c/PTSD: Recovering From Abuse

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I can say from my own experience, that with time and a nurturing system of safe and supportive people I jump a lot less. I panic maybe once a year. I get triggers but they don’t cripple me like they used to.
 
Boundaries are essential while we recover from abuse of any kind. Once I began recovering, after finding a safe place to live and some of my basic necessities such as food, shelter, and clothing were met. I began to see my own part in things (that I had no boundaries) and I was able to heal even further. And not only that but my boundaries have broken the cycle of abuse.
 
I spent so long as victim; rightly so. I needed to do that to address the grief that abuse brought me. I needed to untangle the web that narcissistic physical and emotional abuse had done to my mind and body. I needed therapy to help my unravel the mess my abuser left behind.
 
I was not evil, damaged, broken, useless, fragile, pathetic, to blame for everything, or better off dead. I was none of those things. I was wounded and traumatized to be sure, but I was not any of the things my abuser accused me of. I was not fragile, I was sensitive. It is my sensitivity that brings my kindness to relationships. It is my kindness that supports myself and others like me. But it was also my lack of boundaries and too much kindness that kept me in the cycle of abuse that I learned in childhood.
 
After a lot of time spent healing and a lot of loving support while I journeyed as Persephone into the underworld of my own psyche, I see now how my own natural empathy (too much of it) furthered the cycle of abuse. I was taught as a child to have no boundaries because I was not respected by my Mother, but abused. I was taught I was to blame early. I was taught that violence sometimes comes with love. I learned early that my life meant less than my abusers, both at school at and home. I learned too young that my pain would go unaddressed and asking for help meant there would be more pain. And not only that, but that I would be punished for having needs and for asking for help.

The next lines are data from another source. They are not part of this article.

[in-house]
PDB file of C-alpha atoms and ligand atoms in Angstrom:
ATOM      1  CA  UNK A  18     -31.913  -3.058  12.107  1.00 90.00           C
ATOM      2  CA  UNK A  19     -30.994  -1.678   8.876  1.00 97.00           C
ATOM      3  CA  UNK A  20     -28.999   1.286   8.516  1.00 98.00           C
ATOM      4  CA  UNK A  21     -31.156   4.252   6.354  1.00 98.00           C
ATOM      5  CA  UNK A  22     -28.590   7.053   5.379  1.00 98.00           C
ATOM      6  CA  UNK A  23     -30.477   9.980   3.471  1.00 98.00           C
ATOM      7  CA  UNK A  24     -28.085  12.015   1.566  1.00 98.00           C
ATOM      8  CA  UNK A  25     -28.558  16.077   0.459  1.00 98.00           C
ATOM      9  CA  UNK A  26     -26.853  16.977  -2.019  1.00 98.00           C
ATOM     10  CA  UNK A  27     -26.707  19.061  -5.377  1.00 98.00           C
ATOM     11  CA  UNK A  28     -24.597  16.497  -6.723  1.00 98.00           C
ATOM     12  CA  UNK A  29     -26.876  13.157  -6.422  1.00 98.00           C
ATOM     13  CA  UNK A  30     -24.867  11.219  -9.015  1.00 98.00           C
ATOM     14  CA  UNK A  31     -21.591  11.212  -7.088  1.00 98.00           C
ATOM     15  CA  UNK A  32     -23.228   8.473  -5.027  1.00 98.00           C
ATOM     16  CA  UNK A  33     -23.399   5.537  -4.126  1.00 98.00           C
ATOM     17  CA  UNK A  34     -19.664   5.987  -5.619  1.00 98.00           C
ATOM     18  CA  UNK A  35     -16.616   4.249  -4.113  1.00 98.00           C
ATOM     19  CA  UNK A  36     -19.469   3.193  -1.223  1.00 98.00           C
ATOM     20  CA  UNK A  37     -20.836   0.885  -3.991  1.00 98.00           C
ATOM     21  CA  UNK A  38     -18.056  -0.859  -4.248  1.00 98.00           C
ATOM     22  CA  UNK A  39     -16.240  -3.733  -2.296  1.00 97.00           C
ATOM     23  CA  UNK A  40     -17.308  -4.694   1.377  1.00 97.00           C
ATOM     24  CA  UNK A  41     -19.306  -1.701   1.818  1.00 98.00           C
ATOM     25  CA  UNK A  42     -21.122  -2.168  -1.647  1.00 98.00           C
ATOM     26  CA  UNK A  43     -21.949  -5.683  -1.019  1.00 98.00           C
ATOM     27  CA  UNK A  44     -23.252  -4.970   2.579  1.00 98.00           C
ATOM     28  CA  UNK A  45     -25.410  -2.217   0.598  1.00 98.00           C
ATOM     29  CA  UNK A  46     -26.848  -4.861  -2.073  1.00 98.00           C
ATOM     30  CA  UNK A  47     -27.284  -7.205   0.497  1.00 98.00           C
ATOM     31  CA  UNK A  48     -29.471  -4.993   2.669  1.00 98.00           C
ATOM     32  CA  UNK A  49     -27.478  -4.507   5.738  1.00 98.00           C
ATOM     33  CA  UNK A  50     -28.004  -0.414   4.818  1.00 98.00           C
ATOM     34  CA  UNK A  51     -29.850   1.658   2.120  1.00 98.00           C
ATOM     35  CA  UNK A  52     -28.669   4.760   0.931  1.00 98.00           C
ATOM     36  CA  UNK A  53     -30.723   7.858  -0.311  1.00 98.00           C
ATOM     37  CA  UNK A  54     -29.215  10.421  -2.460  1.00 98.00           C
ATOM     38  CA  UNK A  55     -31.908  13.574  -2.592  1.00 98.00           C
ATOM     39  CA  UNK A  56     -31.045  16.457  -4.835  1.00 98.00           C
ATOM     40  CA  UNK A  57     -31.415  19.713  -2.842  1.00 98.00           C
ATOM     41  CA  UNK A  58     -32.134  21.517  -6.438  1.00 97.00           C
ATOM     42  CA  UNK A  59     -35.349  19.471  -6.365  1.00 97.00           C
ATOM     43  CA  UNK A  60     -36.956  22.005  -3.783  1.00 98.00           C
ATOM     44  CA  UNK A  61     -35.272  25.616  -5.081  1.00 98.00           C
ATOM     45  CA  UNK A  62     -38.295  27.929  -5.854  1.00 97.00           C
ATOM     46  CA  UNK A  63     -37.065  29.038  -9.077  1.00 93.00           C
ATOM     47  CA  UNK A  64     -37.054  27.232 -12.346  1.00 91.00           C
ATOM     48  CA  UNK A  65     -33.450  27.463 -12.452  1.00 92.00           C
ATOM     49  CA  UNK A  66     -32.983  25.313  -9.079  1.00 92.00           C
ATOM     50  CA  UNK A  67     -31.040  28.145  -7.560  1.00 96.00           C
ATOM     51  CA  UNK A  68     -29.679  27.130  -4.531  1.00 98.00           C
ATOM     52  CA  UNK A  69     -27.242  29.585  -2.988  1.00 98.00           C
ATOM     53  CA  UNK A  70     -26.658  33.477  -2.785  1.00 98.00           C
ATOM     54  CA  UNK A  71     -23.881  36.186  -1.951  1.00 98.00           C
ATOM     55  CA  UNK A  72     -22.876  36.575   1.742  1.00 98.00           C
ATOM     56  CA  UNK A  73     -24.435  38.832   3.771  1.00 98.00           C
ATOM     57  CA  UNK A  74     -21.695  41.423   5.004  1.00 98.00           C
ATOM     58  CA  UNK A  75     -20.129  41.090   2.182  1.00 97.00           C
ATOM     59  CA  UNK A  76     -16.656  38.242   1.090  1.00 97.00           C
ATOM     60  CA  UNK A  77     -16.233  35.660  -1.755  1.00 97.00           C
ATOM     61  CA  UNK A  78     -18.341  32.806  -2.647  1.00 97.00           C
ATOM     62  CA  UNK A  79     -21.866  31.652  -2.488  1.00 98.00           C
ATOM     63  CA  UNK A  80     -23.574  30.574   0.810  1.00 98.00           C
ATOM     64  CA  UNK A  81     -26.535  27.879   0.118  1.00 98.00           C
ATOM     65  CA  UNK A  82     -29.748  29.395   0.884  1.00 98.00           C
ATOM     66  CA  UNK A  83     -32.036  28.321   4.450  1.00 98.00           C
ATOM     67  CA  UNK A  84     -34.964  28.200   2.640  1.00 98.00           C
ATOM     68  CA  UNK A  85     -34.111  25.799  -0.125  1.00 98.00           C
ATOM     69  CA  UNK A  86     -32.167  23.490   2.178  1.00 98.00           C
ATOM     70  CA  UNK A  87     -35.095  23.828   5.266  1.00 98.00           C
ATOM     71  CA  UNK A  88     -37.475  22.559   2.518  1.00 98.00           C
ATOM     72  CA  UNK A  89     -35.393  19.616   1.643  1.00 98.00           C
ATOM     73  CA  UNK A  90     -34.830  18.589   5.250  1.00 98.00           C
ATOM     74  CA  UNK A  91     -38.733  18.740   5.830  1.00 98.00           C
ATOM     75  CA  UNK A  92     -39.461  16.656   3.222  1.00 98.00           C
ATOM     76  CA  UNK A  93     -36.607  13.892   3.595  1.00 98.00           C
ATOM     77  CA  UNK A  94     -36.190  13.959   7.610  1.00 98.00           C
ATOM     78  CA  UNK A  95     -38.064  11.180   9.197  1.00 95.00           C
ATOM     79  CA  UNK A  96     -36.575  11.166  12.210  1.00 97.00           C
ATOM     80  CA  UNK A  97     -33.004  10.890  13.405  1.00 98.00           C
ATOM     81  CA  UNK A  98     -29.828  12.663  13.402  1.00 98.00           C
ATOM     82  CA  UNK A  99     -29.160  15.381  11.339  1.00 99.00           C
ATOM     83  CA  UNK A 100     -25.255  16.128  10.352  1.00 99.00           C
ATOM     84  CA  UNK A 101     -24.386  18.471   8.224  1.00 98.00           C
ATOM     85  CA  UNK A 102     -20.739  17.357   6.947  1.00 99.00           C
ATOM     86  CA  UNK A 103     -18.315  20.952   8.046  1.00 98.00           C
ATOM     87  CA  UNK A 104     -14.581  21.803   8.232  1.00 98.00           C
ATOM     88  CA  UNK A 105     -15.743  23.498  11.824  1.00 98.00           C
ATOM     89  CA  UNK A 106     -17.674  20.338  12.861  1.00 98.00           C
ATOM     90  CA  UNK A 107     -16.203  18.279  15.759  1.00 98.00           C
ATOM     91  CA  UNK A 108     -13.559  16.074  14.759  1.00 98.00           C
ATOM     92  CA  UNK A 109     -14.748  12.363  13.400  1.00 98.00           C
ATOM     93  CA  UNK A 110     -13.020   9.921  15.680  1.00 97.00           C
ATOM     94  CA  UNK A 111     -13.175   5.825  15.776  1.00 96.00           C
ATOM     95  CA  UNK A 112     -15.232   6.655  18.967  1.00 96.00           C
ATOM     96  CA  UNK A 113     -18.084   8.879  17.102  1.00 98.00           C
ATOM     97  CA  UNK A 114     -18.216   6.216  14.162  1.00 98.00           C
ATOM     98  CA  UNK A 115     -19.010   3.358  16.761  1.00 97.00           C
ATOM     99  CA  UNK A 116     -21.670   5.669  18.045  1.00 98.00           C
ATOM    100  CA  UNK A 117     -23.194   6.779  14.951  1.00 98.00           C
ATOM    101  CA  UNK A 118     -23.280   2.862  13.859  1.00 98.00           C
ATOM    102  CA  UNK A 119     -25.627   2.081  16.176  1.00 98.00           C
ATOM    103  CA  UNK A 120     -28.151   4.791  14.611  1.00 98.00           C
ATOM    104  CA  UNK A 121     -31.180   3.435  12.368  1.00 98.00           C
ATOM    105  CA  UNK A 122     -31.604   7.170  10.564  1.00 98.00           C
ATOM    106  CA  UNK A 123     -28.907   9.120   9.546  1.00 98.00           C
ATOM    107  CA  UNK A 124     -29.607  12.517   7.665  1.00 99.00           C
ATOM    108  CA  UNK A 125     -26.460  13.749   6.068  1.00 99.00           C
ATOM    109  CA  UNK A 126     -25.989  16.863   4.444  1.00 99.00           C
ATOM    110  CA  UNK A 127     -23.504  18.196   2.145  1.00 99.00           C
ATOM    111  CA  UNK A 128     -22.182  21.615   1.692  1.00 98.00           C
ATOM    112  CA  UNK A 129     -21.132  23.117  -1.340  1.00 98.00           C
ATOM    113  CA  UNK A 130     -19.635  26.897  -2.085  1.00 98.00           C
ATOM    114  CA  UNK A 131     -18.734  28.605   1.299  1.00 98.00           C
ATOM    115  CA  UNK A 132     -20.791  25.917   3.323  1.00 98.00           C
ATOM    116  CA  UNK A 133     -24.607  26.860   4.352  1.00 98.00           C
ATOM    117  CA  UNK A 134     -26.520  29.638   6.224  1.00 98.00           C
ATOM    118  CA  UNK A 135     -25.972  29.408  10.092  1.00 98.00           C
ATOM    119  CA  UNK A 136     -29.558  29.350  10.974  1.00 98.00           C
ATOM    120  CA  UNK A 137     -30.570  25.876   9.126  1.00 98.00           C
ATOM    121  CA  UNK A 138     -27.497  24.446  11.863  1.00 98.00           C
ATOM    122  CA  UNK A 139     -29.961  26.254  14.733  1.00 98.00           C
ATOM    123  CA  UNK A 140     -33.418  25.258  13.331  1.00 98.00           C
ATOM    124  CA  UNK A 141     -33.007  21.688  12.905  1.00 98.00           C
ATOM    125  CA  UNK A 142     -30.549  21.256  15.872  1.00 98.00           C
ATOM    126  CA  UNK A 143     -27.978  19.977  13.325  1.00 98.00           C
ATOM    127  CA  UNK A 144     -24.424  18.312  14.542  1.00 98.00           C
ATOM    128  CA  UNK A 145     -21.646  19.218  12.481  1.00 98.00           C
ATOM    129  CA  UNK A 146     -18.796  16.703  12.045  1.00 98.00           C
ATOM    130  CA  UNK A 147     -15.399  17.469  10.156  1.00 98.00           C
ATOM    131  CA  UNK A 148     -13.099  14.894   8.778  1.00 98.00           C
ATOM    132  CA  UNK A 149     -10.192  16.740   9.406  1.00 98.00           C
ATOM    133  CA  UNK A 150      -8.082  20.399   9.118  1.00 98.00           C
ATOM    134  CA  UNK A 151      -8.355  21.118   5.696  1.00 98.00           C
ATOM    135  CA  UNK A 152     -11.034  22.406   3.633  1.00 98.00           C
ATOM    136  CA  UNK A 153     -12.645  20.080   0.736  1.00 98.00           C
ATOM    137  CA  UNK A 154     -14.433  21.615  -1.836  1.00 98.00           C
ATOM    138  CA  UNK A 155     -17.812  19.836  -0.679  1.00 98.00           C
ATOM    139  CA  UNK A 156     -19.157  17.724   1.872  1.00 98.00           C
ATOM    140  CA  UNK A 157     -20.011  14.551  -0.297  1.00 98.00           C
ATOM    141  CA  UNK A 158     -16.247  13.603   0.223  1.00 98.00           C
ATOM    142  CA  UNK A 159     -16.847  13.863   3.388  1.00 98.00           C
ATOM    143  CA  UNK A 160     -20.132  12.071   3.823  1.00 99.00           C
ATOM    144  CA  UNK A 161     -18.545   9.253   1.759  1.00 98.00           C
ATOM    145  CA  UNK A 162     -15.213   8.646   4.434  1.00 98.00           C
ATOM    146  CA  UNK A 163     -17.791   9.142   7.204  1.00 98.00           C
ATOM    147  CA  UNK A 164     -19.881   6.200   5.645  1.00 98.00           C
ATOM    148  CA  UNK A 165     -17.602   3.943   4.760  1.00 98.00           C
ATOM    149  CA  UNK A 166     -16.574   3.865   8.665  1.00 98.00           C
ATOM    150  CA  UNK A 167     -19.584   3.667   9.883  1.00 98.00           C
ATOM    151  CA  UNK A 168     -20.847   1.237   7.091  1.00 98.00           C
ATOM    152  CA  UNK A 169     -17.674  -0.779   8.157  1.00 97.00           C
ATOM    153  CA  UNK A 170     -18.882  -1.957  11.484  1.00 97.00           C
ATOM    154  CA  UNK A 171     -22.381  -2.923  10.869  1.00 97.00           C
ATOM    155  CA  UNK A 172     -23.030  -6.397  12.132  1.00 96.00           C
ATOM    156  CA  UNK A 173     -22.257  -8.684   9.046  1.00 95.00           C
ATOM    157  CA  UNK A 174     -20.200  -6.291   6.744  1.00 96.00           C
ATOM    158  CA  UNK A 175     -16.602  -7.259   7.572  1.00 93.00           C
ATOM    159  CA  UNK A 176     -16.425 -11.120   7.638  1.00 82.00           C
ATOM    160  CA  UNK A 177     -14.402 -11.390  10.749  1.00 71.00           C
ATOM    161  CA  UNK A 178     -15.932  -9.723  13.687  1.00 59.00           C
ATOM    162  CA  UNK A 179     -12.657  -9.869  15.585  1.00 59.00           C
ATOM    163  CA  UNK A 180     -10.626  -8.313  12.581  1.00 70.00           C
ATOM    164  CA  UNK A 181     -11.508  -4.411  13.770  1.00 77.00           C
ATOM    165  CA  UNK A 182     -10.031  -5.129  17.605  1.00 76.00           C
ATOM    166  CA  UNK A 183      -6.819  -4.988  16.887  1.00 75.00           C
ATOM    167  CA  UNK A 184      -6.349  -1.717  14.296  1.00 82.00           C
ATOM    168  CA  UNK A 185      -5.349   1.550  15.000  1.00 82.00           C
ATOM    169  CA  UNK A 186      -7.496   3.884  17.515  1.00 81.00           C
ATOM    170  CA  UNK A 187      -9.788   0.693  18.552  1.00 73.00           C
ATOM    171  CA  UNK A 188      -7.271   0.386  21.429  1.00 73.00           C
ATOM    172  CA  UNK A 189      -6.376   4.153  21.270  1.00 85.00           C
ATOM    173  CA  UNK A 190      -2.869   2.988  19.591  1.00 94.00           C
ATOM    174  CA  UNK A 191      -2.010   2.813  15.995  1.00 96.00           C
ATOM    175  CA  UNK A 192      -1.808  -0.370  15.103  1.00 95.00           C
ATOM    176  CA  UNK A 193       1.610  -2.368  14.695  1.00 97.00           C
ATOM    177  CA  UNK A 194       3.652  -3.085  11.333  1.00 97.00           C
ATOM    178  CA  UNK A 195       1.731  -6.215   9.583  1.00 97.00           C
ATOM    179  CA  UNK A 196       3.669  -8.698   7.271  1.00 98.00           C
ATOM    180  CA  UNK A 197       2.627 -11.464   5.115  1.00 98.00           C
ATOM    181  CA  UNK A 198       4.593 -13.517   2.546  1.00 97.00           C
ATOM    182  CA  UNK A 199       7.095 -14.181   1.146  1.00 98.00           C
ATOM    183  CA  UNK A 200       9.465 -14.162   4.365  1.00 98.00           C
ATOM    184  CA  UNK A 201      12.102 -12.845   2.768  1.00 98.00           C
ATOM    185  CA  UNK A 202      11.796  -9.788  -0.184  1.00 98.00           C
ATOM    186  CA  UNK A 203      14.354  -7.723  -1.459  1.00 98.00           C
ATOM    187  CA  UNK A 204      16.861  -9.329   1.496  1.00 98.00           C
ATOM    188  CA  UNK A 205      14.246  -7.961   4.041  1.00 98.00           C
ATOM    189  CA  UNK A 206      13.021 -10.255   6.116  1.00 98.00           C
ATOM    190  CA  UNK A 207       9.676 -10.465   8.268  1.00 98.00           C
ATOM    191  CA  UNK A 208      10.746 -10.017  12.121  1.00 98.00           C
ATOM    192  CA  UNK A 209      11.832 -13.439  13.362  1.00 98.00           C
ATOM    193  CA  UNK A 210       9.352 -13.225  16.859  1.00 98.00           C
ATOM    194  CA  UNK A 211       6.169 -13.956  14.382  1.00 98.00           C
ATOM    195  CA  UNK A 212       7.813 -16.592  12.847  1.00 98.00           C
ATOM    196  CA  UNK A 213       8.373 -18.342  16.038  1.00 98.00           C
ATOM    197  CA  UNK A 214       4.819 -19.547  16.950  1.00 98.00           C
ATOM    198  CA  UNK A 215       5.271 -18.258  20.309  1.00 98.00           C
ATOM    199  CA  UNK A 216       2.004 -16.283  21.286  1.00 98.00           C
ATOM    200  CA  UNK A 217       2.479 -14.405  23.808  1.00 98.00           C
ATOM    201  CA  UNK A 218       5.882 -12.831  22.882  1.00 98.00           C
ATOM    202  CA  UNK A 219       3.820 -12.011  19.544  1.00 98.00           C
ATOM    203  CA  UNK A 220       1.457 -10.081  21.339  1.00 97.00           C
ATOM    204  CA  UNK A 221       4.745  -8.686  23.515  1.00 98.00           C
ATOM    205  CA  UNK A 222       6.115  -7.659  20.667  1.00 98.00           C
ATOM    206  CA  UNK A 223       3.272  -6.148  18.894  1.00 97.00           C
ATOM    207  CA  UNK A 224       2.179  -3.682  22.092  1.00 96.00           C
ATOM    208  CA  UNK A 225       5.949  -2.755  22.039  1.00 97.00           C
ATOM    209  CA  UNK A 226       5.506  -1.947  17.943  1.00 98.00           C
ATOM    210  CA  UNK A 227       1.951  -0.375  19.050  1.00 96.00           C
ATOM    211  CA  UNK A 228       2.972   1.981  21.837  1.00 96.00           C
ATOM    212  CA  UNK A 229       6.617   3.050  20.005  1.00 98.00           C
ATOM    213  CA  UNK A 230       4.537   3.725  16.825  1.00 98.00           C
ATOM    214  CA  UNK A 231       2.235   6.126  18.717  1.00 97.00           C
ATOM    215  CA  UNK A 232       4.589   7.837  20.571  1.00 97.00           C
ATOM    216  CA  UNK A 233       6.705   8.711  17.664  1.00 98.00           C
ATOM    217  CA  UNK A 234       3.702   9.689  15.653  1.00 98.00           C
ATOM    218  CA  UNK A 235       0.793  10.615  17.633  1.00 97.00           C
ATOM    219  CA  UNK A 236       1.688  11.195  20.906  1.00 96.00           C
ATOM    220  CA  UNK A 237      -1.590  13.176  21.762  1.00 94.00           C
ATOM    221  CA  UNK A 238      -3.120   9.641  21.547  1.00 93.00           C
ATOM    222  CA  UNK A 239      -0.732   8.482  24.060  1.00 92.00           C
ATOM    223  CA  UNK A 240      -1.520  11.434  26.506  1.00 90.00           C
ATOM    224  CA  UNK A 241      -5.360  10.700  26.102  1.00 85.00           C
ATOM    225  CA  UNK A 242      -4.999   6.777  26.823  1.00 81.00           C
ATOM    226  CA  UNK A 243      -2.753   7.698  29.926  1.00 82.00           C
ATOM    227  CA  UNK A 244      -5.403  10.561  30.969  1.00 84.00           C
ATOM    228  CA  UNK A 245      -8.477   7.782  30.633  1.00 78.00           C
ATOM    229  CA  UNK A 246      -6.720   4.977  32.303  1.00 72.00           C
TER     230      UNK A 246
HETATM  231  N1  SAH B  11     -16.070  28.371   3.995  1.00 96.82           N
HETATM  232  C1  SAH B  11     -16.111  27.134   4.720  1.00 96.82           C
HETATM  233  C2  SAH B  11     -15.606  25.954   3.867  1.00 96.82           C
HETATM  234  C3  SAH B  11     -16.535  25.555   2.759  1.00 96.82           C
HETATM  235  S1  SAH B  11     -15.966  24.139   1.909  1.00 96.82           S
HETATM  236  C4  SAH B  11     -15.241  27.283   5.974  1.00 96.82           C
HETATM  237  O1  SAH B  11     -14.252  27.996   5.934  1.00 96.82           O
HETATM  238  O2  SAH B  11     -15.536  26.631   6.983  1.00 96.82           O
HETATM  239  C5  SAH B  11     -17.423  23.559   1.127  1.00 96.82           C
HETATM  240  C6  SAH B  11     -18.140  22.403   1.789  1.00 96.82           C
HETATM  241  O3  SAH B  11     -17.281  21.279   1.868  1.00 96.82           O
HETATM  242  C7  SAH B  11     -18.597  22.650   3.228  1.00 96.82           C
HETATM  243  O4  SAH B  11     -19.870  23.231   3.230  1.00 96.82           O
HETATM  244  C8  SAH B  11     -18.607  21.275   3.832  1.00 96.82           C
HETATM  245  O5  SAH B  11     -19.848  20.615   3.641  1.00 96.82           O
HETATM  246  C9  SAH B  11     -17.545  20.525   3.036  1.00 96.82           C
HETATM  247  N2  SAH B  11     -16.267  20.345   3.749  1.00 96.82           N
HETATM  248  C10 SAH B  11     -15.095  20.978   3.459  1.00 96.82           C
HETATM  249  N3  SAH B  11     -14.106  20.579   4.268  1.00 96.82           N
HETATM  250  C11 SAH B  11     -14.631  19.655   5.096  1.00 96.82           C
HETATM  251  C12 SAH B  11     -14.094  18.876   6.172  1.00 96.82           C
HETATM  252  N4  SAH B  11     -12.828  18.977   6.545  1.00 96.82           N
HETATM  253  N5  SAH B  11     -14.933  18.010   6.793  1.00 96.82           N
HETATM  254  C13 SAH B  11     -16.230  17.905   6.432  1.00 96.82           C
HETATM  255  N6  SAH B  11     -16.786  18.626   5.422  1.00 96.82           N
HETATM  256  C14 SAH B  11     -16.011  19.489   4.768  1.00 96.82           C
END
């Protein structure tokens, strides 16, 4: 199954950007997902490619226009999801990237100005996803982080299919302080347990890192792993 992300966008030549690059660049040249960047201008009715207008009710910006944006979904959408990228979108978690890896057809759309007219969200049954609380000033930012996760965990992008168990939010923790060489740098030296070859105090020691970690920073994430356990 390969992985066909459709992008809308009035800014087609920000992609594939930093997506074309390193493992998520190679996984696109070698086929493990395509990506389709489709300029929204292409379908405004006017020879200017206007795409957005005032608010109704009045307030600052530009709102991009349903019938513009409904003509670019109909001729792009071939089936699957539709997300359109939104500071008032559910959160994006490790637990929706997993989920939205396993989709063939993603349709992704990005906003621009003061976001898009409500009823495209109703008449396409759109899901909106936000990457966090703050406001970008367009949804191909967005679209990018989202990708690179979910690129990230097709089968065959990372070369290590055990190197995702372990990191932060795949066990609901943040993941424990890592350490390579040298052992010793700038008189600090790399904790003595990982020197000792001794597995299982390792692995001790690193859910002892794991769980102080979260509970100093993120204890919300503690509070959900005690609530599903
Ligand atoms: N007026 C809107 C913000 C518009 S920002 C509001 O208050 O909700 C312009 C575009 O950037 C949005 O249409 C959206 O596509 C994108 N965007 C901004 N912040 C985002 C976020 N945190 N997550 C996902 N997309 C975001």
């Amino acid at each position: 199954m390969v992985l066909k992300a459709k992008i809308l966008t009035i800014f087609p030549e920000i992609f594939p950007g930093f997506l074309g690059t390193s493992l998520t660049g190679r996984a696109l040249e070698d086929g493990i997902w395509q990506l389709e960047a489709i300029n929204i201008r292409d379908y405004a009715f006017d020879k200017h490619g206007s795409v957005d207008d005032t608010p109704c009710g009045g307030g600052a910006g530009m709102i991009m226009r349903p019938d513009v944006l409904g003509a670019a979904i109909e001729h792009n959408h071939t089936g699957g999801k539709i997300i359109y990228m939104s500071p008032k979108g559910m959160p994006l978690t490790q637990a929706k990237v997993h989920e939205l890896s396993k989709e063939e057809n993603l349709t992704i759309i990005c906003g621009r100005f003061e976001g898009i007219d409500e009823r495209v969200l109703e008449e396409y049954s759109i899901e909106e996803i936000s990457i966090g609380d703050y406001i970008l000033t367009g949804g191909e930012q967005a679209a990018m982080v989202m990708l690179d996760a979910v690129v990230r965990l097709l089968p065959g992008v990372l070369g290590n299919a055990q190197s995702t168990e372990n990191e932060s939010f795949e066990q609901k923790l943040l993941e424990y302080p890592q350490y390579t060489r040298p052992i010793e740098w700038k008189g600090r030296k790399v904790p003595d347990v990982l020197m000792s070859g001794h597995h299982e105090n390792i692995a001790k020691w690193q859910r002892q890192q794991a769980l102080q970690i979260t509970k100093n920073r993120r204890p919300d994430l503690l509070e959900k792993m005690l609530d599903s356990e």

So, naturally it was easy for me to fall into the same cycle of abuse that I was taught at a young age. Obviously I would carry that pain and trauma with me into my love relationships as an adult. But I had also had enough of a life time of wounding and trauma. I had suffered so much violence that I gave myself a choice. I could make it make me hard, bitter, angry, and isolated as it did to my Mother and her Mother. Or I could choose a different path. I could choose to start to learn how to untangle what I had inherited. I could choose to learn how to love myself. I could choose me over them.
 
I began to learn about boundaries. I began to learn about what healthy love looked like. And I began to untangle the web of purgatory and abuse that I was locked in as “victim.” I learned to move from Victim mindset to Survivor. And now I am beginning to learn how to move even further into a Thriver Mindset.
 
I am sharing this because I want all you survivors out there to know that it is possible to recover. There will always be scars. And we will always remember what happened and we will be changed from that experience. It does takes painstaking work, support, and lessons learned over time to heal. You can recover from the pain and live a meaningful life once again. But you must find safety first. You must learn about boundaries. You must not allow one more person to abuse you. And you must not abuse yourself. These don’t happen over night. There was a time that I firmly believed I would never know love. There was a time I believed the words of my abuser. That time has come and gone.
 
I love myself. I protect myself. I forgive myself. And I love all of you, no matter where you are on your journey. I understand. I see you. You are not alone.
 
-Angel Marie Russell

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